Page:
Bell reaches 100-RBI plateau with 3-run blast

August 25th, 2019

PITTSBURGH -- Back in Spring Training, Josh Bell said, Pirates hitting coach Rick Eckstein laid out where the switch-hitting first baseman’s season might take him. If Bell trusted his plan and executed it to the best of his ability, good things would happen -- things like a 30-homer, 100-RBI season.

With a week remaining in August, those things have already happened.

Bell blasted his 32nd home run of the season in the seventh inning of the Pirates’ 14-0 rout of the Reds on Saturday night at PNC Park. The three-run shot off Kevin Gausman tied Bell with Bobby Bonilla (1990) for the Pirates’ single-season home run record for a switch-hitter. It also bumped Bell past the 100-RBI mark, giving him 102 on the season.

Bell had been hovering just south of triple digits for a while, as he drove in only one run between Aug. 14 and the seventh inning of Saturday’s game. Finally breaking through that barrier, he admitted, was a good feeling.

“There’s a lot of weight on that number, so it’s cool to get that out of the way,” Bell said. “Strive for more. It’s cool to have that check go off in that box.”

The last Pirate to drive in 100 runs in a season was Pedro Alvarez, who had exactly 100 RBIs to go along with 36 homers in 2013. With 33 games remaining this year, Bell has more RBIs than any Pittsburgh player since Jason Bay drove in 109 runs in 2006.

There are plenty of reasons why counting RBIs is a flawed way to evaluate a player. Certain players bat more often with runners on base, or in more advantageous run-scoring situations, and there are other stats that better encapsulate a hitter’s overall production.

Don’t tell anyone in the Pirates’ clubhouse that RBIs are without meaning, though.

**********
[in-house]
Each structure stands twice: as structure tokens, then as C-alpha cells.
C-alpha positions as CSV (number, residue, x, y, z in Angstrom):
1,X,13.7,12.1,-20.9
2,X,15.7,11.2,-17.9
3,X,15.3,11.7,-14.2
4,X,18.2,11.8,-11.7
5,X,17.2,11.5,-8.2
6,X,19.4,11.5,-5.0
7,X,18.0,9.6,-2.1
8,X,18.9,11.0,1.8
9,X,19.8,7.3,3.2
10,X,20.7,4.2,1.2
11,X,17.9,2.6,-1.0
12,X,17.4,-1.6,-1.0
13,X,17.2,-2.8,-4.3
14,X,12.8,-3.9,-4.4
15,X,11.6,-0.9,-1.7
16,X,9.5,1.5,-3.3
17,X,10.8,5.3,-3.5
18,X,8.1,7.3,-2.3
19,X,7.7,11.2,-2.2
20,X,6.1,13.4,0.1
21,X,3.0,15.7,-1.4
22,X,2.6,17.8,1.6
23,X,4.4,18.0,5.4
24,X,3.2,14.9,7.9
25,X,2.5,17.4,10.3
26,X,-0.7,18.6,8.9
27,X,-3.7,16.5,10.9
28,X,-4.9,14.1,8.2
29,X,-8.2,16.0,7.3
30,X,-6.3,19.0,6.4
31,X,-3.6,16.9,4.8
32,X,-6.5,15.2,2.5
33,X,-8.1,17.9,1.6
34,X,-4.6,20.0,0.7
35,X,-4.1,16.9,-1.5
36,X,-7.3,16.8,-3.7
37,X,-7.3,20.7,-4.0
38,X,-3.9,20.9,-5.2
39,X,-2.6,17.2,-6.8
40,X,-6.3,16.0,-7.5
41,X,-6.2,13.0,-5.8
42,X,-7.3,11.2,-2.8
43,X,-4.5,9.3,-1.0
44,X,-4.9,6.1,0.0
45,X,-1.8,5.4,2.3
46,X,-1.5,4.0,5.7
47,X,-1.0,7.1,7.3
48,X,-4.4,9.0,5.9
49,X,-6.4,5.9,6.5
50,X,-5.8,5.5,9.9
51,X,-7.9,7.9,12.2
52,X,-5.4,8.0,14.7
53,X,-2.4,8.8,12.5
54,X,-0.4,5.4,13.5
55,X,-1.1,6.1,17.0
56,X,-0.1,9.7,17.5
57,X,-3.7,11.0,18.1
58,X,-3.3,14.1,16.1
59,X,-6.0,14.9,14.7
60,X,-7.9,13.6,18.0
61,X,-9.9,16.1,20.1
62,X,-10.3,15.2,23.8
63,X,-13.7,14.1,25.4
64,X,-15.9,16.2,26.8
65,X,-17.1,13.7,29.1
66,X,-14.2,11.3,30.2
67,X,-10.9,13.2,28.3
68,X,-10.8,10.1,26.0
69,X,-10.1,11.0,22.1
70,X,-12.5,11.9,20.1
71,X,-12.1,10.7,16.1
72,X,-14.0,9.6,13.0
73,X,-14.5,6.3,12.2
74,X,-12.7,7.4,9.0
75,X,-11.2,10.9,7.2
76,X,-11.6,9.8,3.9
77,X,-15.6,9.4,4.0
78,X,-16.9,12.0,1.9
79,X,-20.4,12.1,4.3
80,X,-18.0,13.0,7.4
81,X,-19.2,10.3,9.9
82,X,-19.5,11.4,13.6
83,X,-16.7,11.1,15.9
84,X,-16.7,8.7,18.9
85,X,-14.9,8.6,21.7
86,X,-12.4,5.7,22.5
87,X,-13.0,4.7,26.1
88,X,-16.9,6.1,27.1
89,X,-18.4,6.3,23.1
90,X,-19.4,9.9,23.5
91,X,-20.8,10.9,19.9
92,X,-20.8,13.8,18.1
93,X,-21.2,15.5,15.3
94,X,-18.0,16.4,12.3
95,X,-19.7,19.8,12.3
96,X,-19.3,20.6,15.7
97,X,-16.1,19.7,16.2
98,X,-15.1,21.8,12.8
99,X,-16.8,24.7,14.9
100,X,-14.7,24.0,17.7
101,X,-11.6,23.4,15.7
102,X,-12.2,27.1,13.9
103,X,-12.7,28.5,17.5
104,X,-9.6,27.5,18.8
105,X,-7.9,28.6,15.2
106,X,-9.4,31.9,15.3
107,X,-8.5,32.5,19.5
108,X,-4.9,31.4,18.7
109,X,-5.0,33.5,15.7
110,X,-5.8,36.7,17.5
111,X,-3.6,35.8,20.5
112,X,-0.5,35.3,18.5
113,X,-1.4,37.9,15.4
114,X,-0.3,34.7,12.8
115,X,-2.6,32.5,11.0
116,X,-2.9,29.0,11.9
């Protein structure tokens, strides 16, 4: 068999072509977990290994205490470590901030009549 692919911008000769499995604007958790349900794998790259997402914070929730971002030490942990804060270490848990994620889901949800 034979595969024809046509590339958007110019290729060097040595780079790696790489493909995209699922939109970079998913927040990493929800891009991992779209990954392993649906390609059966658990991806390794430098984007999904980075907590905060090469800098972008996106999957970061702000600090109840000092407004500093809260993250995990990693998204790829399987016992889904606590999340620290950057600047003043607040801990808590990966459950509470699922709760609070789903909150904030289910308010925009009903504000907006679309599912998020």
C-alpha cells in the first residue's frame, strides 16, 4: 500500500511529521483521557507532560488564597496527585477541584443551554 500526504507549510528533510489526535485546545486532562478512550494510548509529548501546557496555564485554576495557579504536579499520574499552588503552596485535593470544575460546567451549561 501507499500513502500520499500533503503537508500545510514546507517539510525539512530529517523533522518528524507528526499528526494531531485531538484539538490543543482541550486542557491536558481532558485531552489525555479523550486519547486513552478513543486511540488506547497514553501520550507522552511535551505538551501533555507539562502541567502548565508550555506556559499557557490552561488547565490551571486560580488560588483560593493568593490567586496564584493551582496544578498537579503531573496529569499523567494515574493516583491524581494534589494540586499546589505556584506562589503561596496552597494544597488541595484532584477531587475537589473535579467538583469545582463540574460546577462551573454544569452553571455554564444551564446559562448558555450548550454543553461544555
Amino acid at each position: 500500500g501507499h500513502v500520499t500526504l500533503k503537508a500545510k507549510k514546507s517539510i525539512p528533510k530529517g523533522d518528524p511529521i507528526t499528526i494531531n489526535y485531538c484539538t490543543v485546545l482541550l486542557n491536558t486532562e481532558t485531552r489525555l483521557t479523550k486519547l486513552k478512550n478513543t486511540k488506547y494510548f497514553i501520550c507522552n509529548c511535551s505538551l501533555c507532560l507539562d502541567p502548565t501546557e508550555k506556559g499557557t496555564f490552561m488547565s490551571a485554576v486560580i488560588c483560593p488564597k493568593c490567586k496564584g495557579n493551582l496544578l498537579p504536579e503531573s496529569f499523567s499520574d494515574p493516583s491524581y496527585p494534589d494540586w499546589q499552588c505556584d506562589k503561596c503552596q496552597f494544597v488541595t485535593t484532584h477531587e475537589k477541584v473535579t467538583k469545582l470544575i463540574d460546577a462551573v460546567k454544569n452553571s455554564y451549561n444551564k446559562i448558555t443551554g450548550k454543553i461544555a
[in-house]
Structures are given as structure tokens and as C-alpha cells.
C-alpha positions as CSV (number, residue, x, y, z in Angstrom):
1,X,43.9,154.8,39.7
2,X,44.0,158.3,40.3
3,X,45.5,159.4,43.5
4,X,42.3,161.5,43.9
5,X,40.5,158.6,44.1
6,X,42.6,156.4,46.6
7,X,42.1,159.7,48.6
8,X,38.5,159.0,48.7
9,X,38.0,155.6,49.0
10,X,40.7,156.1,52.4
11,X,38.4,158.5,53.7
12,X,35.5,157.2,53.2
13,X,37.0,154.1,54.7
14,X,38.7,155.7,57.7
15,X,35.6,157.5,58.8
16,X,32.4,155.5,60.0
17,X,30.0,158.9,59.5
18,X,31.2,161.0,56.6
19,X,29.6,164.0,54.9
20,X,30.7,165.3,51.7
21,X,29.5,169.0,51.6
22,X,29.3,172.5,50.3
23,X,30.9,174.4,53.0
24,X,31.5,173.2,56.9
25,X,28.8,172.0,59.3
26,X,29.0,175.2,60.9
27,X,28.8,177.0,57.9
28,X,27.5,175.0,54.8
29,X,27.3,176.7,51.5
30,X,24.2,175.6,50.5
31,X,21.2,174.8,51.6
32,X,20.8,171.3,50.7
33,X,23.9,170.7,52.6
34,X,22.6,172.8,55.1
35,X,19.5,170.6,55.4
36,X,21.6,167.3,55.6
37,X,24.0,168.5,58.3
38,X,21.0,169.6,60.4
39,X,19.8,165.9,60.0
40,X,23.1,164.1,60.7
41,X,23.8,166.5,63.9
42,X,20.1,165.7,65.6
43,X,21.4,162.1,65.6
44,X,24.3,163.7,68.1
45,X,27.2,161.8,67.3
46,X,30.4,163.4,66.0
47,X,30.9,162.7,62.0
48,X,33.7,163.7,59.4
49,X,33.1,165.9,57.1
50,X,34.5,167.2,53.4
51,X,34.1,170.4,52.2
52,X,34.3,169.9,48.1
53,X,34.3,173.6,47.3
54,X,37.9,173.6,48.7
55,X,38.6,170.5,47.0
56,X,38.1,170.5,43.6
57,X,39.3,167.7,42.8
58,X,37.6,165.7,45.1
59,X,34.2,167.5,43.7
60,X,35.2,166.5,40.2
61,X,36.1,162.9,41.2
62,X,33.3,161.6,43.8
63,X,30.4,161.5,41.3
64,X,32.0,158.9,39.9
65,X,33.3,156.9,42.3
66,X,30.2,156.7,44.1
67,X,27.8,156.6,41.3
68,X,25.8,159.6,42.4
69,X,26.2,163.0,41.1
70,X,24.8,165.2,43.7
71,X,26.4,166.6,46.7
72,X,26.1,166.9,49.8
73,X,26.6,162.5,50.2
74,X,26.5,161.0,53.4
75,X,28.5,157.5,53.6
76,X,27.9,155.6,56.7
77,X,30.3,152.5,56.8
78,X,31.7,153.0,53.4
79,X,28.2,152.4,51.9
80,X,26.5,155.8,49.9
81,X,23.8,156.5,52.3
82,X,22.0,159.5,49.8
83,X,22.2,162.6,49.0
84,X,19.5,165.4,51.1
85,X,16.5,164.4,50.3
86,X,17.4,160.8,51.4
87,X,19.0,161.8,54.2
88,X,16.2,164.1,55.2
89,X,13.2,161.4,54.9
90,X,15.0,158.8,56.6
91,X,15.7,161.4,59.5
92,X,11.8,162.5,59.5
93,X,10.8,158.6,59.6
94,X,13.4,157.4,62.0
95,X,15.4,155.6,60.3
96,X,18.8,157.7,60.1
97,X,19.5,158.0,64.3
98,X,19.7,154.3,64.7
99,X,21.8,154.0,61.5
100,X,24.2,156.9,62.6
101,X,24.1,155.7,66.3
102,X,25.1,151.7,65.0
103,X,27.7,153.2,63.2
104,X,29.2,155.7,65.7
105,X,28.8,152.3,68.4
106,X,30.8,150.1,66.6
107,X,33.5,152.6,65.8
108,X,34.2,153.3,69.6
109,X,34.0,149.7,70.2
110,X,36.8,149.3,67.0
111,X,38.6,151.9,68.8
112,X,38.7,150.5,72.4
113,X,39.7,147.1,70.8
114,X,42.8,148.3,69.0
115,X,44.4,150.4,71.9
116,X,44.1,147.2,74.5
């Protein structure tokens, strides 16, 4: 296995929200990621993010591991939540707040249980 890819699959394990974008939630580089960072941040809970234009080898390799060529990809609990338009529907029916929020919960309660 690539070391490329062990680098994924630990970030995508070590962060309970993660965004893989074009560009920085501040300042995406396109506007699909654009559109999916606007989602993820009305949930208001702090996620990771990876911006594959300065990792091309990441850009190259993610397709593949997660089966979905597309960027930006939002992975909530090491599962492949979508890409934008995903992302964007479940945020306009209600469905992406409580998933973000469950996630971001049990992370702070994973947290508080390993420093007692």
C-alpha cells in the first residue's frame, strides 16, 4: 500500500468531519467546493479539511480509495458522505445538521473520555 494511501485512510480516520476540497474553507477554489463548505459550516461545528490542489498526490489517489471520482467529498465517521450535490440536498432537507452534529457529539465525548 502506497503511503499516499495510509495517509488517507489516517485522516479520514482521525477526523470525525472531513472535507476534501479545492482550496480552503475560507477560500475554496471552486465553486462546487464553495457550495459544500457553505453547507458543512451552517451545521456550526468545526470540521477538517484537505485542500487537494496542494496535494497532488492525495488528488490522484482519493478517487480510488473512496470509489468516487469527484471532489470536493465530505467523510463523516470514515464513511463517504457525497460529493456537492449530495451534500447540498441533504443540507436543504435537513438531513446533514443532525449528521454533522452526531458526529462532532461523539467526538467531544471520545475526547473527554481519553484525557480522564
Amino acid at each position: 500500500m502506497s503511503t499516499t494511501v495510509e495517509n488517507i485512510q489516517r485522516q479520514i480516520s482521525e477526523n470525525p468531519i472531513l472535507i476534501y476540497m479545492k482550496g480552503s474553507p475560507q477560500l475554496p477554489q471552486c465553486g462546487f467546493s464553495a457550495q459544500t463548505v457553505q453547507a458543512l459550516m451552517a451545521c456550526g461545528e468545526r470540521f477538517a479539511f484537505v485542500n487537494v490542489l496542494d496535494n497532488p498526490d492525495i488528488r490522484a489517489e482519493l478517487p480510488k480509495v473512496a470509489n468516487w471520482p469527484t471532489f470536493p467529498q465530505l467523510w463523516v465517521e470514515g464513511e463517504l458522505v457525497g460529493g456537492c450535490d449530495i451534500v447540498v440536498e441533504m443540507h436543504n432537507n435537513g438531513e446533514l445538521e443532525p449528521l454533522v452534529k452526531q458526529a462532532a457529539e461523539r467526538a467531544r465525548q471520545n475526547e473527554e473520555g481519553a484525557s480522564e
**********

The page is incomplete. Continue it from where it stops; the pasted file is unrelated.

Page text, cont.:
“If you can’t wrap your head around that, I’m sorry, I don’t know what you’re wrapping your head around,” manager Clint Hurdle said during his postgame press conference. “Every manager gets to do this after a game. Fifteen of us, on some nights, talk about missed opportunities, not hitting with runners in scoring position.

“There’s absolutely value in it. Back in the day, you hit 20 [home runs] and [drive in] 100 [runs], you were a bad dude. Now, 20 [home runs], I don’t know how many guys are going to end up with 20. But 100 [RBIs] is still a yard marker. It’s like 200 hits in a season. Wait until the end of the season, see how many guys get 200 hits this year. They’re yard markers. They’re real.”

And it’s not like Bell is driving in runs without doing anything else. He’s slashing just .205/.322/.378 in the second half, but his historic first half put him on pace for an excellent season overall. Heading into Sunday’s series finale, Bell is batting .275 with a .935 OPS that still ranks 10th among qualified National League hitters despite his second-half slump.

“Obviously all of his other stats are impressive, too, but RBIs are runs that your team is scoring. At the end of the day, that’s pretty important,” third baseman Colin Moran said. “I think it’s impressive. I think everything he’s done is impressive. I’m sure he wasn’t thinking about getting to 100 or nothing, but once you do that, they’ll start coming in faster now again.”